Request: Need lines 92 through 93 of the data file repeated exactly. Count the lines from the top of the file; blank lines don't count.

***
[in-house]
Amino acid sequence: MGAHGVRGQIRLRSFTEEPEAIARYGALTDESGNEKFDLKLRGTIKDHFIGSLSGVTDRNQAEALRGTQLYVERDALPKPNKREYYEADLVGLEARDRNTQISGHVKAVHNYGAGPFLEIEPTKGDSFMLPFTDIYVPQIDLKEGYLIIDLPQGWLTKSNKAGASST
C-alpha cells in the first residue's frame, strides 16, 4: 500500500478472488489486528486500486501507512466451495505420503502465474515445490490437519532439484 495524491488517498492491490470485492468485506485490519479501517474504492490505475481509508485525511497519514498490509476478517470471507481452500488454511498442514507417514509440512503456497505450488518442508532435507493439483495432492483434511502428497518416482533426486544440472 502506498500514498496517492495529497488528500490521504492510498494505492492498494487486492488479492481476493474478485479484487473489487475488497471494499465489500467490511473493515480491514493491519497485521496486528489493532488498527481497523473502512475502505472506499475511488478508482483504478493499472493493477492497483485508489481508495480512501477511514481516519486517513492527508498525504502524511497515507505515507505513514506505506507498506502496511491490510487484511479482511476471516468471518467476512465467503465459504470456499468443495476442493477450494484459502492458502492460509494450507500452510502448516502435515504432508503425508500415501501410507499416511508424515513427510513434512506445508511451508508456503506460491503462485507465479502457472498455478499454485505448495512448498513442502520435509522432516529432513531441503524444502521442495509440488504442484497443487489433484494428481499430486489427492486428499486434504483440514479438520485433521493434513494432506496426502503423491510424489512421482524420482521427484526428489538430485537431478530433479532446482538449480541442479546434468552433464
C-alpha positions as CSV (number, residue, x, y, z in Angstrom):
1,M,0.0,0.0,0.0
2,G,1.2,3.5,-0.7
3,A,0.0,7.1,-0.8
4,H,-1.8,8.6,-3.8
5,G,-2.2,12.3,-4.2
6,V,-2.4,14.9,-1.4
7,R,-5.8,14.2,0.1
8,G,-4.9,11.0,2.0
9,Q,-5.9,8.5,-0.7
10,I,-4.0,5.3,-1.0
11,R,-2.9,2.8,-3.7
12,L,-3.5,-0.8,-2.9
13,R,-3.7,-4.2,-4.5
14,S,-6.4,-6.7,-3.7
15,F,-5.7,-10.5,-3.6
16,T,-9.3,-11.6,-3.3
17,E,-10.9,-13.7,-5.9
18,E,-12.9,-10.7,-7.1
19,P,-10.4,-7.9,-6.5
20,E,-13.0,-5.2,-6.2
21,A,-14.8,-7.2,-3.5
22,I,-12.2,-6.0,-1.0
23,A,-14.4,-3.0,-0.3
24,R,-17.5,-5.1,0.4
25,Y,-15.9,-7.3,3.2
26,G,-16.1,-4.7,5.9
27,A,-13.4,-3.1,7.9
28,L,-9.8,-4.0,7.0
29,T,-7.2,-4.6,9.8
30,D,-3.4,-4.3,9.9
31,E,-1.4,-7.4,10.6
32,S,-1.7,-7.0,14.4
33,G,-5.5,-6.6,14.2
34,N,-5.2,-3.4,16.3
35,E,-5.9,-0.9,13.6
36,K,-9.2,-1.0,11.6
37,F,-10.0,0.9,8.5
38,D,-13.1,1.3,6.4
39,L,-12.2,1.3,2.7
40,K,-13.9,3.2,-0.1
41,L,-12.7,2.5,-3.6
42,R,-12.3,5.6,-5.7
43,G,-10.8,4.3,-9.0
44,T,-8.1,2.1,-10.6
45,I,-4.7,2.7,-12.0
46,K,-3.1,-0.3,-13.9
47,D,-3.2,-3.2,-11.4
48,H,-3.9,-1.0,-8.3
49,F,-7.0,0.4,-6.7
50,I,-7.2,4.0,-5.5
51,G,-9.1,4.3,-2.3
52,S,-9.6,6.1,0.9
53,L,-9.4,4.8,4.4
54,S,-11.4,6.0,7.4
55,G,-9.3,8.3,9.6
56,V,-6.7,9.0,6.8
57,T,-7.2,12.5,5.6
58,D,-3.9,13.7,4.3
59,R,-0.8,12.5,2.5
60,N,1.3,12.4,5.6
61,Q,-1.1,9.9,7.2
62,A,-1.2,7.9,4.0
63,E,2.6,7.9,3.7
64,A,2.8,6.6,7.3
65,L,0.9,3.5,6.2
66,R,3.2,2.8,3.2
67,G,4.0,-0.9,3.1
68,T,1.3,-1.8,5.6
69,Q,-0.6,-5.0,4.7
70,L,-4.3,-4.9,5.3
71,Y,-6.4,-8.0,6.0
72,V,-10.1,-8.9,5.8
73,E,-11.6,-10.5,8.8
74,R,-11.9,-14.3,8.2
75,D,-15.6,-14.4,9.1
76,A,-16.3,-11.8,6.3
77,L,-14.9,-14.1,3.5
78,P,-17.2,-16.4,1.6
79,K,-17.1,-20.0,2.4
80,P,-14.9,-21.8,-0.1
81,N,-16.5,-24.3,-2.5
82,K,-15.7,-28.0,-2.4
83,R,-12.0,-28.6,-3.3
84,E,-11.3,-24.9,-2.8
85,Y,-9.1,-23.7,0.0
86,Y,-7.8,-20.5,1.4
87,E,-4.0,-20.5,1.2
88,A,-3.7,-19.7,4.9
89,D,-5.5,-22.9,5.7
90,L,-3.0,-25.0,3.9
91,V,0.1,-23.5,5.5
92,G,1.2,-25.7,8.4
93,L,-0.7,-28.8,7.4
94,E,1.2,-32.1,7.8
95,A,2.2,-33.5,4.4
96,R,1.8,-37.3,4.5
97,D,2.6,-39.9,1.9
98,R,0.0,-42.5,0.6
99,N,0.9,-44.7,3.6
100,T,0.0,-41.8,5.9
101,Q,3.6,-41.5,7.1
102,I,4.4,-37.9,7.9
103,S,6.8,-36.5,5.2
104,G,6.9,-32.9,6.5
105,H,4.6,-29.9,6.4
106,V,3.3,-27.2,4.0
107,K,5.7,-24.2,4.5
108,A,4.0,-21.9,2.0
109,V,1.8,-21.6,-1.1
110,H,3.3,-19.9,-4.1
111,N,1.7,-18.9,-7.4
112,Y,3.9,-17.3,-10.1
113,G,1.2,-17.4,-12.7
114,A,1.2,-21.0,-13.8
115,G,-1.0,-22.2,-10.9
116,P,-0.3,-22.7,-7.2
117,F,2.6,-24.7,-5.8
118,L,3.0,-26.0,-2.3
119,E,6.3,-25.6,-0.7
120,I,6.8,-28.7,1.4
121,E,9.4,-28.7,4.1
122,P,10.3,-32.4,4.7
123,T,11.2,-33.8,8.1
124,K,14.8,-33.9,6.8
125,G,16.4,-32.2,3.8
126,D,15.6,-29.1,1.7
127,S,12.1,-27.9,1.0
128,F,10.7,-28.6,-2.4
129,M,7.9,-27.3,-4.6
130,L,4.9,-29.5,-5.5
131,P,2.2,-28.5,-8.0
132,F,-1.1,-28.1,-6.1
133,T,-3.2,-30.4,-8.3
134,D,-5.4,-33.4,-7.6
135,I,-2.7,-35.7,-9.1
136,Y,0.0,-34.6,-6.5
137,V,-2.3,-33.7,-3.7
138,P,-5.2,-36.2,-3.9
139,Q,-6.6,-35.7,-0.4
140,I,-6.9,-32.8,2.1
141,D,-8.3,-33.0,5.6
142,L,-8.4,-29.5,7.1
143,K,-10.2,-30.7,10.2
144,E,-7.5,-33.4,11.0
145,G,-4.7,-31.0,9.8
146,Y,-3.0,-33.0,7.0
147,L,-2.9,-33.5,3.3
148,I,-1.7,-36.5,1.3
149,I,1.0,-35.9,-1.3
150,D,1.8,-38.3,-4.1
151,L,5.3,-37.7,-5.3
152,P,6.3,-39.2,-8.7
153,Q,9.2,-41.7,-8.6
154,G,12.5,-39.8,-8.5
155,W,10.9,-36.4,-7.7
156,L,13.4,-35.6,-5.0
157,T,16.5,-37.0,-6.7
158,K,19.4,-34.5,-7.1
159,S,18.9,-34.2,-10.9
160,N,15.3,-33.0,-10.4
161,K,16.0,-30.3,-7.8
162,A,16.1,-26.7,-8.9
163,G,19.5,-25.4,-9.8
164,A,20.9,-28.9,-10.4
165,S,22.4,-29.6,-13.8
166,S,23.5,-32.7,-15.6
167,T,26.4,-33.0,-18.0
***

88,A,-3.7,-19.7,4.9
89,D,-5.5,-22.9,5.7